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TIFF 2018 - sharing the journey of amazing female performances

When I started this website back in 2016, I had always planned on writing about my experiences as a TIFF attendee. And although I've written about some of TIFF's year round events, almost 2 years after creating this website, I have yet to write about the actual festival itself. There's a couple of reasons for this, but the primary one is quite simple: attending the festival is exhausting in the best way possible, and I've always made a conscious decision to not pressure myself into writing (or doing anything else, really) during its 10-11 day period. The primary focus is to just watch as many movies as I can, without going overboard.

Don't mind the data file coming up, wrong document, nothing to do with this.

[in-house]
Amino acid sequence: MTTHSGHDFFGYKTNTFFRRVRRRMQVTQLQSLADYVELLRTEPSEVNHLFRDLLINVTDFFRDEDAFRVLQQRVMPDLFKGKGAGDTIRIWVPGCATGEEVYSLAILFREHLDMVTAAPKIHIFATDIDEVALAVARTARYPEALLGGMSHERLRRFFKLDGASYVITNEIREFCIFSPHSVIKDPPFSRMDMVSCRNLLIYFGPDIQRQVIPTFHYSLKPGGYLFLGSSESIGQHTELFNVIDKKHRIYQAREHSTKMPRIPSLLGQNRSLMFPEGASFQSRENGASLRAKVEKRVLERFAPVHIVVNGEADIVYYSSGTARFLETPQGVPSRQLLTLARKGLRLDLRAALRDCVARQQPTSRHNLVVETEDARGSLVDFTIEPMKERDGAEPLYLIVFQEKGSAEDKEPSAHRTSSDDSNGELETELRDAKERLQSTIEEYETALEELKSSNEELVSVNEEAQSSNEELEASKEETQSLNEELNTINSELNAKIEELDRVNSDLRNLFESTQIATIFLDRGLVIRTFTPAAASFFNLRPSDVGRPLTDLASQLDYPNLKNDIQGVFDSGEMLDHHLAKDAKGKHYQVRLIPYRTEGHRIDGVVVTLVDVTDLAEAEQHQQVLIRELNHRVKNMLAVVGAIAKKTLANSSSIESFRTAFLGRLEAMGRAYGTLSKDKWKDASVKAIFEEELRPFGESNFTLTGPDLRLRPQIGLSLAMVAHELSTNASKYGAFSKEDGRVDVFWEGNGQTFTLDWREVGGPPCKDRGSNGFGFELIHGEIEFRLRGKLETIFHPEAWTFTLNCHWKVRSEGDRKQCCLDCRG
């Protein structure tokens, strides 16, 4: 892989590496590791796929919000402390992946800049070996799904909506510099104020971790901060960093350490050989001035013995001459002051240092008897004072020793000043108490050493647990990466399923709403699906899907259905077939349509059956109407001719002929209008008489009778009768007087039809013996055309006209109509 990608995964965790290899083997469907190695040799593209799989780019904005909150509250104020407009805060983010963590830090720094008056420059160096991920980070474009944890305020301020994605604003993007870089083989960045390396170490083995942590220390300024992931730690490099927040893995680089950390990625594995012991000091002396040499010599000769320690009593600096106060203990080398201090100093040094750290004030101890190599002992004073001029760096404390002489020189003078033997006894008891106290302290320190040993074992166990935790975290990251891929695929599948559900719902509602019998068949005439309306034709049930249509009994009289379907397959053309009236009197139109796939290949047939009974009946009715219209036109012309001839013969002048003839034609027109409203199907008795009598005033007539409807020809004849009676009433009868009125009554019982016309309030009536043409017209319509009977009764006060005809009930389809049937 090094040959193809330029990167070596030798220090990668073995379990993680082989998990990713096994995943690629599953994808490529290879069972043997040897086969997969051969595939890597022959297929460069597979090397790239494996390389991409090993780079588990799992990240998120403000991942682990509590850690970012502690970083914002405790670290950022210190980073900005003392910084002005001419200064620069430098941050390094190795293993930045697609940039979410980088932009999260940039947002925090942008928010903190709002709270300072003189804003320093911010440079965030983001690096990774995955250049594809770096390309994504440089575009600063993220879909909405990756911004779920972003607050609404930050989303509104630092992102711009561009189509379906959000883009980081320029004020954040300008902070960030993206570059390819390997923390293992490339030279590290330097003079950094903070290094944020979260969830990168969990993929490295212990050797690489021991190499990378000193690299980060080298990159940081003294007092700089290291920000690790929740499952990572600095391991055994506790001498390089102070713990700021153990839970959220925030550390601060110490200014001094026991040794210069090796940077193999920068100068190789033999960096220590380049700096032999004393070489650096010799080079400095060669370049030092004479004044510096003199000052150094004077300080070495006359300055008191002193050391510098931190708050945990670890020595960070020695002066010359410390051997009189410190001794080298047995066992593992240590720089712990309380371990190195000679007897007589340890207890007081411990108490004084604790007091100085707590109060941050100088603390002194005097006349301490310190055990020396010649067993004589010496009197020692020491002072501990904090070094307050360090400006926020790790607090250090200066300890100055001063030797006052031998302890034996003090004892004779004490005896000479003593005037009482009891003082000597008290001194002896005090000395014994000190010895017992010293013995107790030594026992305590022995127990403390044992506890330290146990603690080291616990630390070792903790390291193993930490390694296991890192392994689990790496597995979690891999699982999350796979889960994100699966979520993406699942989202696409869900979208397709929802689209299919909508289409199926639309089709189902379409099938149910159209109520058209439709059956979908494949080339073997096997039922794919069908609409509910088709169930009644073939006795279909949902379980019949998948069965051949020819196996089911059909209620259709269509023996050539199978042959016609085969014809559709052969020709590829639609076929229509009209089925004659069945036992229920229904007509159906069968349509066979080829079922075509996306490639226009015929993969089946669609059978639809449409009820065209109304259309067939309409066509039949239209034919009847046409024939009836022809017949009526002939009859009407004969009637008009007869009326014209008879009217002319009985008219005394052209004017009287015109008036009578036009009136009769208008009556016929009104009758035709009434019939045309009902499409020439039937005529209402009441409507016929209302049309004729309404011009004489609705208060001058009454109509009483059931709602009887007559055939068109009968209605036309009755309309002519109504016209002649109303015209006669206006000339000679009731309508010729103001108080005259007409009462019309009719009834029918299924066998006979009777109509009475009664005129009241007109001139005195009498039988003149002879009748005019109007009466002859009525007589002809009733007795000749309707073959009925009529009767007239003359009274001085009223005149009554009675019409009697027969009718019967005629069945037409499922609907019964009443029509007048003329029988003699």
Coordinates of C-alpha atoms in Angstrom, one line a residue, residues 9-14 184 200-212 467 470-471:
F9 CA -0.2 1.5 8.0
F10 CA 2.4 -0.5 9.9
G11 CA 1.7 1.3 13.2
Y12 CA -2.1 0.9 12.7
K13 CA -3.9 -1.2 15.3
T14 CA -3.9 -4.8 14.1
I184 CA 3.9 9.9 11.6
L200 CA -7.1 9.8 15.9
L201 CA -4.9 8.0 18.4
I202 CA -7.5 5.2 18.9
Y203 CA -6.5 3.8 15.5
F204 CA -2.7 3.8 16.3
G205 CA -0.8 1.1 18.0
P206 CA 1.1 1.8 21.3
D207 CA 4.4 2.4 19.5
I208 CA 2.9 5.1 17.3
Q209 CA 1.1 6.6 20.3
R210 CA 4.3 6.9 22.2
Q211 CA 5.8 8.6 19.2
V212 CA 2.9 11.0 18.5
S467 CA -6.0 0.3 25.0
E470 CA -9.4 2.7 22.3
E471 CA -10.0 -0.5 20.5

That being said, I've mustered enough energy this year to write something about TIFF 2018, which I think many will agree has been an amazing year for the festival. Ignoring the fact that TIFF was able to snag so many high-profile world premieres this year, which built a good amount of hype for anyone planning to attend, the quality and level of filmmaking has just been so damn excellent. I had initially planned on writing about a few of my favourite screening experiences this past week (ish), but as the festival progressed, I decided to write about something else. By about day 3, it became increasingly clear to me that female performances are dominating TIFF 2018. Performances for films screened at the festival are always pretty damn good by default, but this year, a higher degree of quality and achievement was clearly in the air. How fitting, given that this was the year TIFF launched its Share Her Journey rally, and as usual, had a good showing from female filmmakers.